7 Jan 1916
My dear Mother
Nowadays I write so many letters that I forget when I last sent one to your or Father; though I know that I have written to one or two other people at home fairly recently, so you have at any rate had news of me if only indirectly. I shall have to keep a record of correspondence I think, to prevent me from keeping anybody too long without a letter.
Rosie’s little brother, Jock, had a terrible accident a day or two after Xmas. He was run over by an army motor-lorry and was so badly injured that it was doubtful at first whether he would live. Rosie wrote again on Monday saying that he was safely in hospital and that his case was rather more hopeful. She was terribly distressed, poor little girl; and she said that Mrs Wilkinson was almost wild with grief. So much so, that all enquiries and letters upset her dreadfully: and she asked me not to mention it to you for that reason. But evidently his condition is more promising now. The wheels passed over his face and leg, and he suffers from other injuries inflicted by projecting part of the body of the lorry, as well as from shock. I am afraid that he is bound to be rather badly disfigured. That adds to the sadness of the affair, for he was a very handsome little boy and they were very proud of his good looks. However, the human body has wonderful powers of healing, especially at early ages. I hope it may be better with him that they feared at first. At all events, I hope that his life may now be saved; the rest doesn’t matter so much.
Kath said that you and she had neither of you heard from Rosie, though you had sent her a photo and Kath had sent a book. That, of course, is explained by this accident. I will tell Rosie when I write tomorrow that I have let you know about it, and then she will feel able to write. She told me that she had received both things and that she was delighted with the photograph. Baby, she thinks, looks even sweeter than I had described her to be. And for her future Mother-in-law! – well she flatly refuses to tell me all the nice things she thinks about her. Because she is afraid I should pass them on to you. I don’t think she is going to be very much afraid of her Ma-in-law – not going to regard her as a griffin at any rate!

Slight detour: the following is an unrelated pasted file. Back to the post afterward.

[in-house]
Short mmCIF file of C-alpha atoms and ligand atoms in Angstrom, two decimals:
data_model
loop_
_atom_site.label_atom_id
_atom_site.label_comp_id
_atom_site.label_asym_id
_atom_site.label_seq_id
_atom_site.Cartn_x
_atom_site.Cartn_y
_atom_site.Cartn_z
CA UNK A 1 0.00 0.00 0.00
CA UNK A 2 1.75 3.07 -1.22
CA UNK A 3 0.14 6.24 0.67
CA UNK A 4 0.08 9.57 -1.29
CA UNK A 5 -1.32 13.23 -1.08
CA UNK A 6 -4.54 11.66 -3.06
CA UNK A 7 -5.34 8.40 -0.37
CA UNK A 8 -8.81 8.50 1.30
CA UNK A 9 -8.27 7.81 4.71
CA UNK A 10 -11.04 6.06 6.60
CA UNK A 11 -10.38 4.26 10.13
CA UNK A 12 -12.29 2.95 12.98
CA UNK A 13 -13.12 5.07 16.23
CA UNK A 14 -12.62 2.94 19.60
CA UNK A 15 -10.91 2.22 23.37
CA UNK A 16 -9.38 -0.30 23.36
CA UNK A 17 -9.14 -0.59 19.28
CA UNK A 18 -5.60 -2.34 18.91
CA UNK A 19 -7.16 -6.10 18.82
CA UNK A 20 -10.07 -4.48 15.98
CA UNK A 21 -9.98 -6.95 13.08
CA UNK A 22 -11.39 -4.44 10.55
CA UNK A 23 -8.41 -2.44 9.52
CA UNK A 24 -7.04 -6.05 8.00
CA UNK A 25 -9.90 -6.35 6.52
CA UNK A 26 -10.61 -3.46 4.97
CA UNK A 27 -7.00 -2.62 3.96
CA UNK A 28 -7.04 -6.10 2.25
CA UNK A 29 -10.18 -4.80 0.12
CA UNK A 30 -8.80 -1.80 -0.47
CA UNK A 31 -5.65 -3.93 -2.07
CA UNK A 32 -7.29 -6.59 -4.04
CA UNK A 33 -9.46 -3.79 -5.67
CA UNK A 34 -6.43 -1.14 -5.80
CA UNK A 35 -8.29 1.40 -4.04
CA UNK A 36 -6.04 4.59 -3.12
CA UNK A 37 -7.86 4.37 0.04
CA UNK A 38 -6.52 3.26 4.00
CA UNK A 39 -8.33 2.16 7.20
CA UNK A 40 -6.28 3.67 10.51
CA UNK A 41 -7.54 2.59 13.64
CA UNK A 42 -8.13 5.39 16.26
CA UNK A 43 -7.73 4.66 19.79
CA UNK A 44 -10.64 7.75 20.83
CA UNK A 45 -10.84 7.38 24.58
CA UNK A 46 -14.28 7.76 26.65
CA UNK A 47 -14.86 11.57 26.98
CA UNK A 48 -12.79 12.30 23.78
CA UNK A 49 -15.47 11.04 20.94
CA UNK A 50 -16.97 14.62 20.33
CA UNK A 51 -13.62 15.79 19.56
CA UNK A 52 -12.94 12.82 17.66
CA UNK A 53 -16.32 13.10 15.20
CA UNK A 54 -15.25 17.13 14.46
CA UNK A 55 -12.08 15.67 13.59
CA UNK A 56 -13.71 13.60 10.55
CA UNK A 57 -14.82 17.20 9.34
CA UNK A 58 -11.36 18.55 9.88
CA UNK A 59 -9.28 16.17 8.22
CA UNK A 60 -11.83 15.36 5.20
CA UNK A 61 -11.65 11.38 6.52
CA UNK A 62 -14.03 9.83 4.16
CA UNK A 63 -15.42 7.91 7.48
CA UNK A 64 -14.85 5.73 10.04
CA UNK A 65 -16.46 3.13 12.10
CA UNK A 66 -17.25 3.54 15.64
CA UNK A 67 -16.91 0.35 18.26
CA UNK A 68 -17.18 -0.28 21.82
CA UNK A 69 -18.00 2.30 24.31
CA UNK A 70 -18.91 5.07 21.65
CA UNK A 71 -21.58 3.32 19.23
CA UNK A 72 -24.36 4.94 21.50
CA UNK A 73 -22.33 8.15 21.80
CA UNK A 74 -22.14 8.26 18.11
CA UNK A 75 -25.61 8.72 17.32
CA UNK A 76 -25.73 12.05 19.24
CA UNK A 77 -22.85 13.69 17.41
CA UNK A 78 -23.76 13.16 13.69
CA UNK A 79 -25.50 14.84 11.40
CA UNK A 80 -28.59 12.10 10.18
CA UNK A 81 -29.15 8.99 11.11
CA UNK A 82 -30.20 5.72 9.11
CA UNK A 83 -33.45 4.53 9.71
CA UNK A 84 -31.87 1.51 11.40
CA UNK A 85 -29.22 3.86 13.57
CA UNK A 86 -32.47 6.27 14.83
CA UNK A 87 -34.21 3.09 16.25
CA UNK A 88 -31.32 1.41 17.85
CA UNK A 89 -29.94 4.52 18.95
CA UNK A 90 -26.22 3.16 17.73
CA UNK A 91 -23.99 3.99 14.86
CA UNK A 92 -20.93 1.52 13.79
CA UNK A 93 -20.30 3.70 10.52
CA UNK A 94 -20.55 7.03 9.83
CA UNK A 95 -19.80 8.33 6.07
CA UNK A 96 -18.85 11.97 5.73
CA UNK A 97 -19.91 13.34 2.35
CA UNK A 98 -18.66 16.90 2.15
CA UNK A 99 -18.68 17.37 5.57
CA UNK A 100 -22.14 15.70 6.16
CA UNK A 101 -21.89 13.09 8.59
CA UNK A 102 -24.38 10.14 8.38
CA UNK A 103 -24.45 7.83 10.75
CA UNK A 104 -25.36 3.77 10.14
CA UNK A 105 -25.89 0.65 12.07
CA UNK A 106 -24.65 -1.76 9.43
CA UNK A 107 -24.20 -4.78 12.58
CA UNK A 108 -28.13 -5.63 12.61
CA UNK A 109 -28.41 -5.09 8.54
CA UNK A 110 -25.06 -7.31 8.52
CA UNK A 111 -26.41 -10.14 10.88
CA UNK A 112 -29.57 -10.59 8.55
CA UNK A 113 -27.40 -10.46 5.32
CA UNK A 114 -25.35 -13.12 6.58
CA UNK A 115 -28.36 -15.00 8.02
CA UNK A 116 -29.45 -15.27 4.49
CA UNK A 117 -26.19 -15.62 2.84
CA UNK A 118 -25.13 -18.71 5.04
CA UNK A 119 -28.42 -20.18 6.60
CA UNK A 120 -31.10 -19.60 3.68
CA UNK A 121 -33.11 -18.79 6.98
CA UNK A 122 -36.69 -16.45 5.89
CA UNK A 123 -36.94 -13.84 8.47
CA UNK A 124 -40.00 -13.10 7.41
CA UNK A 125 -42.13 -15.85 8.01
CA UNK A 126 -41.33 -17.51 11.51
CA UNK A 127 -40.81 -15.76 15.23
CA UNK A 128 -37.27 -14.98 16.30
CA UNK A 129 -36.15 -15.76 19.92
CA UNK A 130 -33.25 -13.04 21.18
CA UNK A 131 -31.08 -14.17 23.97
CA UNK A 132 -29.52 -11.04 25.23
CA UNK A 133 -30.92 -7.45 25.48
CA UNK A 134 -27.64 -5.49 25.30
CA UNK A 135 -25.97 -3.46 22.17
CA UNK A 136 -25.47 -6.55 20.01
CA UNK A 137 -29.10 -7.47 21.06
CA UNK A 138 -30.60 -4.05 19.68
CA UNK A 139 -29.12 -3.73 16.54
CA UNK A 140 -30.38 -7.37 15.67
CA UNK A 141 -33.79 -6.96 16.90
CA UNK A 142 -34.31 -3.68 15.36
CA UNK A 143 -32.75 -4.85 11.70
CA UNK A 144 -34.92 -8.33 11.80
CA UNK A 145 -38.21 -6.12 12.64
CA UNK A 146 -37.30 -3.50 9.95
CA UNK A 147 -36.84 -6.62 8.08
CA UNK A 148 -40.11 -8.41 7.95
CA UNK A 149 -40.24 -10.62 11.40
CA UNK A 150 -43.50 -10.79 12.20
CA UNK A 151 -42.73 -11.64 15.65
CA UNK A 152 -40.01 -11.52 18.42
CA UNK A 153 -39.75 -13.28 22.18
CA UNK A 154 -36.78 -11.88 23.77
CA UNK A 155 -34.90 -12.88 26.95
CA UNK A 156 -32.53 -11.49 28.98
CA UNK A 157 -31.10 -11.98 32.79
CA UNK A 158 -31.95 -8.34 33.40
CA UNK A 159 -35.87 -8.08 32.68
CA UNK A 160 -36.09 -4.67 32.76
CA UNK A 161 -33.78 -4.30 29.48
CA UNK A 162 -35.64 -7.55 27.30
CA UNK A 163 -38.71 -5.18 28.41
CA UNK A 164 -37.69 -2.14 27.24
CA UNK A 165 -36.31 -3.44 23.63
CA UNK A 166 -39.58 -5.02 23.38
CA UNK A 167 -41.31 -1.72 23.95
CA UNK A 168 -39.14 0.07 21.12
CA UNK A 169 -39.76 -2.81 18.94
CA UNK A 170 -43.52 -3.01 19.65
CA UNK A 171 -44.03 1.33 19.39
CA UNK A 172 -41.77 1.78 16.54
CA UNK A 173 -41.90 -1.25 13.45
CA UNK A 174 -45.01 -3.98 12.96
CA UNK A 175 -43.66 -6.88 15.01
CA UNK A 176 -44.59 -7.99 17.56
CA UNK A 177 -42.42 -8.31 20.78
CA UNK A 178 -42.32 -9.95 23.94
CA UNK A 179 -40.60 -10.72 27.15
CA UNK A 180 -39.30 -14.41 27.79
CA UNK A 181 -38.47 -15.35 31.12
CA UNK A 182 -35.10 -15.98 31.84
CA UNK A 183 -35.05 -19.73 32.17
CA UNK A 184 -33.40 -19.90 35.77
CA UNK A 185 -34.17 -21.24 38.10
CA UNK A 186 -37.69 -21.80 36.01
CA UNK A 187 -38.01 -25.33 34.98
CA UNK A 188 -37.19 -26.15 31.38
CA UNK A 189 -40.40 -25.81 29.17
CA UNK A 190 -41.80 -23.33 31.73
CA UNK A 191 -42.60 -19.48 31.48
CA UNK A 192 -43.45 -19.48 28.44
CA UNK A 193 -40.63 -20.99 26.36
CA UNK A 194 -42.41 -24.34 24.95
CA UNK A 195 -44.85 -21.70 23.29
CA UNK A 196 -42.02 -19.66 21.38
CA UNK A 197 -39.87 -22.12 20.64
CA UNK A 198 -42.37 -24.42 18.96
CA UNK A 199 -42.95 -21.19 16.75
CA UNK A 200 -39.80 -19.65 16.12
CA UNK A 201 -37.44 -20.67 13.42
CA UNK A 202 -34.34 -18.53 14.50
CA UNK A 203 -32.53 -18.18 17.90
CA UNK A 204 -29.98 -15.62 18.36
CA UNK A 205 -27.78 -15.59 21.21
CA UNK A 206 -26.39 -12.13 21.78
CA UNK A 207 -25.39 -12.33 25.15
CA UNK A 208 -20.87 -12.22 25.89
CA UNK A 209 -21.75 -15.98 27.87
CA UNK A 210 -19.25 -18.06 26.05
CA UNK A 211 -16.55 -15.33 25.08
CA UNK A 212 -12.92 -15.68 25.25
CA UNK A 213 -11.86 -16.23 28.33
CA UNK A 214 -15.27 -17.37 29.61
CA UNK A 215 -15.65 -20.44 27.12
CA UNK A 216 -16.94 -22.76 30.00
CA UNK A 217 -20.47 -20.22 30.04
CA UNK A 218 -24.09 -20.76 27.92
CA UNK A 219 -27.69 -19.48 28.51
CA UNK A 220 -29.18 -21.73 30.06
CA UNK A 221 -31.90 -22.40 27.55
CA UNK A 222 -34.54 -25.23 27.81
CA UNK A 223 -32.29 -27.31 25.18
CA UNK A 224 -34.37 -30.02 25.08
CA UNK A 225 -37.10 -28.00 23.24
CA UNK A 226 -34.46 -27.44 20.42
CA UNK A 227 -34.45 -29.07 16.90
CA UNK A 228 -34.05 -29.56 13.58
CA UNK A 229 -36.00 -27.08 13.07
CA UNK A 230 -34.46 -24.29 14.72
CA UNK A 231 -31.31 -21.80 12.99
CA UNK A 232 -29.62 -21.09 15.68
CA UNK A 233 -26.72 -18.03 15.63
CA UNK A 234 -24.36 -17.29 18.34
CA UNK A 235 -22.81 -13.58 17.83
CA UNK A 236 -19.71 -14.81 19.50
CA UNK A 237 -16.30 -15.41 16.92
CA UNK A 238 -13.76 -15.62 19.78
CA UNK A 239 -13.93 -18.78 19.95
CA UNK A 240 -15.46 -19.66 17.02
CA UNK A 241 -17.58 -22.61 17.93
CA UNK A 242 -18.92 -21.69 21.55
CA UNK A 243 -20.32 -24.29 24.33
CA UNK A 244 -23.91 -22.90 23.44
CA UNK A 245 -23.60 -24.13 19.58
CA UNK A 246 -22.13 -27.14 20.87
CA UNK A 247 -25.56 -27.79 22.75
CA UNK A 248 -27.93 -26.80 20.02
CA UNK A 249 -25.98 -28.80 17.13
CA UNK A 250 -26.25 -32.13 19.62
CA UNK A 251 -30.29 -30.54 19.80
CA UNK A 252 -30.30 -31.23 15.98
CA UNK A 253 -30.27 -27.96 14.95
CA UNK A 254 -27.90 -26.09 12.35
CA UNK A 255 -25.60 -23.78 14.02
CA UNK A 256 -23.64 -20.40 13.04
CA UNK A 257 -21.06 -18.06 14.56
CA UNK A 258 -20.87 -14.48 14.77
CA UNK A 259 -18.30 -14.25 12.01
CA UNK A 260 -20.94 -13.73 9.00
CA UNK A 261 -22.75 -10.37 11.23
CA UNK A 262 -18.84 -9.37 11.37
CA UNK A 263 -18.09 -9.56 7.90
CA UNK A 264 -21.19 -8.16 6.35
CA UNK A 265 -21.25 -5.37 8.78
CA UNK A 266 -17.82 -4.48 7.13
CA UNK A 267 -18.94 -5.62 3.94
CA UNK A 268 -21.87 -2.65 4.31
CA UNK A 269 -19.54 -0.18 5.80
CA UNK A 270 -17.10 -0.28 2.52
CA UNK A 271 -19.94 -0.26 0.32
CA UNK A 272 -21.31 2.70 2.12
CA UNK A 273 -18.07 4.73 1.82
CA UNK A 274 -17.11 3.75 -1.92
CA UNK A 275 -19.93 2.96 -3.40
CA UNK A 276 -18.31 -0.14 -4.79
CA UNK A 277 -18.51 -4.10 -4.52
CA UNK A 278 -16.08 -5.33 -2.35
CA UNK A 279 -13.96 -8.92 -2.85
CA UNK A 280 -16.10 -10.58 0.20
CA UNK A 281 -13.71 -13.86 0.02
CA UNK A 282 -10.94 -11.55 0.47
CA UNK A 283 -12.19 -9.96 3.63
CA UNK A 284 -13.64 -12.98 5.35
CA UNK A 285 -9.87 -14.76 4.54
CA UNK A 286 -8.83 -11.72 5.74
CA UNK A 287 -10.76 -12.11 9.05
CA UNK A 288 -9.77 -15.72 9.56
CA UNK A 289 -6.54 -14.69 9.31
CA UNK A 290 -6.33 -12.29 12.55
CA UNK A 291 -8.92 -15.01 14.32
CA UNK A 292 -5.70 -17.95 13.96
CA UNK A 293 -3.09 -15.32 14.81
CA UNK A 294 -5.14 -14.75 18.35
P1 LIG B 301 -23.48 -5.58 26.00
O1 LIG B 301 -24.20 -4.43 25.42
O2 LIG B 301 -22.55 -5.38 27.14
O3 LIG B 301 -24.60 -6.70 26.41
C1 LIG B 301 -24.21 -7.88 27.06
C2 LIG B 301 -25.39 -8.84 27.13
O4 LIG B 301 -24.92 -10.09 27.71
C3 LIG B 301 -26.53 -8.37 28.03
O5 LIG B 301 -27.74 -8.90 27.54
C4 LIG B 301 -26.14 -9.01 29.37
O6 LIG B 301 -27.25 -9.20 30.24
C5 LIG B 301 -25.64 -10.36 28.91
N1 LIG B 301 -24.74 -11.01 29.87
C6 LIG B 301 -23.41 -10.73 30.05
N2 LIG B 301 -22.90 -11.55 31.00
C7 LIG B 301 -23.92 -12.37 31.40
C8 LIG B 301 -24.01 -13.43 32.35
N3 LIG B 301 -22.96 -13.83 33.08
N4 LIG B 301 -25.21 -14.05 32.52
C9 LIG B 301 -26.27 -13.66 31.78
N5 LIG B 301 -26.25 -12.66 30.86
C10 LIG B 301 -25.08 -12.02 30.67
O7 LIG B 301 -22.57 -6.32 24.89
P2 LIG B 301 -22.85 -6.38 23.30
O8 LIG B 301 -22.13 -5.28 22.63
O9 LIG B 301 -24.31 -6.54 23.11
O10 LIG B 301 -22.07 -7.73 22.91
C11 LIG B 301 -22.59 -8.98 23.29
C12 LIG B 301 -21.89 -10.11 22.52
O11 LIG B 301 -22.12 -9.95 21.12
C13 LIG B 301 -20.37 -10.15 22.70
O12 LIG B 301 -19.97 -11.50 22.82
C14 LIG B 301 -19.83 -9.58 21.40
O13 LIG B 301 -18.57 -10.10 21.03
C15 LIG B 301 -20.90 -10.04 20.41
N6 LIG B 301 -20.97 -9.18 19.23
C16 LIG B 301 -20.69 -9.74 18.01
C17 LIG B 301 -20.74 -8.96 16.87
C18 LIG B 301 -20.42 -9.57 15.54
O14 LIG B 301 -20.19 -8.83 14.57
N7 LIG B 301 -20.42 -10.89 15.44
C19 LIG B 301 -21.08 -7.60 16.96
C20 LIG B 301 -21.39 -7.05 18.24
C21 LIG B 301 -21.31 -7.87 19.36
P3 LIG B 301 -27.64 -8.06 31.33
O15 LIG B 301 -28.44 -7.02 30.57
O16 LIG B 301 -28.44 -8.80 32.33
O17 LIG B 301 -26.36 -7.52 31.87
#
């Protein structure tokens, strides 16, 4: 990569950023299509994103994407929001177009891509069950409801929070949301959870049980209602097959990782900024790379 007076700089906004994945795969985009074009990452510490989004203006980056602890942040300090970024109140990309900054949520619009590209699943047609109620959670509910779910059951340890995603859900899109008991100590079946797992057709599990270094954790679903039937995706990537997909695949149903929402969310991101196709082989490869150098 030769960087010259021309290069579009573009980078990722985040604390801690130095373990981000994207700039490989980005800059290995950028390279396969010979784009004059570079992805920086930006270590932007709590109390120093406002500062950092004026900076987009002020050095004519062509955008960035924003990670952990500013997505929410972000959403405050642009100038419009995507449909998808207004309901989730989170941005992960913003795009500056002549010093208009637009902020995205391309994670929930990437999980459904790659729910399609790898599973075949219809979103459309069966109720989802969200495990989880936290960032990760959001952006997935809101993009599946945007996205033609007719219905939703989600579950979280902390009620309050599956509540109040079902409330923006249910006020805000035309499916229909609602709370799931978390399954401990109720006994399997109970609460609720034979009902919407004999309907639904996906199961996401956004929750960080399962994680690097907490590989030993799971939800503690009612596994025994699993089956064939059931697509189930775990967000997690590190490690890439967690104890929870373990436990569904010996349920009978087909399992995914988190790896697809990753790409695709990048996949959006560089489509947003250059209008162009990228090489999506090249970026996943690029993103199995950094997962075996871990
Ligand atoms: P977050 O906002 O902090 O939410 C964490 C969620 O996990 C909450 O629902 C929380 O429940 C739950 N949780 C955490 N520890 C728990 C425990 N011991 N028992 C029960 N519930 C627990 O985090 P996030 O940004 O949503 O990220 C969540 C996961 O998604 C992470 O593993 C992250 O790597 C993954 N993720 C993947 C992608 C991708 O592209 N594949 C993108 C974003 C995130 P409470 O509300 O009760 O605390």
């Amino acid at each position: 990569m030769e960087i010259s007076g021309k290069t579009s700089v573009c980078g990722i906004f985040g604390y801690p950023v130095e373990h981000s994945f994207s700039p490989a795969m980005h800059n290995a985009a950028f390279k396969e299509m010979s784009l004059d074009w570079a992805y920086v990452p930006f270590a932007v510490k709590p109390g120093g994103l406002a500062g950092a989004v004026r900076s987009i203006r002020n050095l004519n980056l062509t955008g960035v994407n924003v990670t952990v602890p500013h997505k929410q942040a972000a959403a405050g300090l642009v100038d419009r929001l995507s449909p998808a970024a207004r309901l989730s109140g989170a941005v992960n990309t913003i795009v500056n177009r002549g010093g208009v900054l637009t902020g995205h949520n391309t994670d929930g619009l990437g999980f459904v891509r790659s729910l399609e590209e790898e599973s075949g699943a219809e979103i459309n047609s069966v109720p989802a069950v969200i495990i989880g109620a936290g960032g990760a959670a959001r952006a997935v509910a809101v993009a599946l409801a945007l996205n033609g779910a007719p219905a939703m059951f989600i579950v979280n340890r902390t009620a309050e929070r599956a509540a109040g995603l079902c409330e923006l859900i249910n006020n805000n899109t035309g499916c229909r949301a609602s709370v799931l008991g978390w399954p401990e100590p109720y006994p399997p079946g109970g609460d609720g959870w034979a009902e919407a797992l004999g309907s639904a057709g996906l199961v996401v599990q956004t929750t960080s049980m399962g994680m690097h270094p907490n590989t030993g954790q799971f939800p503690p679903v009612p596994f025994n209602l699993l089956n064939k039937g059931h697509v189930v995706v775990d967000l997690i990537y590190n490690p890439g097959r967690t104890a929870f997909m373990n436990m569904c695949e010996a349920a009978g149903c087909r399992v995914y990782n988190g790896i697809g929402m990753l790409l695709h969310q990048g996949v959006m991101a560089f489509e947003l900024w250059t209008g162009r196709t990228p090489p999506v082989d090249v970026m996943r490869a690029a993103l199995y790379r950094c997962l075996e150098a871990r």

Captain Kinsman has left us to take up a staff post. Marvellous the acumen shown in the selection of Staff Officers! At present we have a stop-gap as Transport Office, but Serjeant Craig has been recommended for a commission, and after he has been to the usual course at the School of Instruction for officers he is to have the job. So before so very long you will see me with a third stripe and enjoying all the grandeur of a Staff-Serjeant’s position. That won’t be for six weeks at least, though.
It is wet and windy but we have had very little cold recently. A good day billet in an empty house, good shelter for the horses, and not a long journey to make our nightly delivery – all these combine to make our present position very tolerable. Also there are new luxuries springing up around us. A Divisional Canteen and Recreation room with (I speak the truth and lie not) a cinema attached has been organised. We also have now a Regimental Canteen worked by arrangement with the Exp Force Canteens; buying from them and retailing at lowest possible prices. When in full working order we shall be taking up Canteen goods with rations; so that a man may order things one day and the next day actually receive them while in the trenches – even in the front line! Rather good, isn’t it?
Love to all from your affectionate son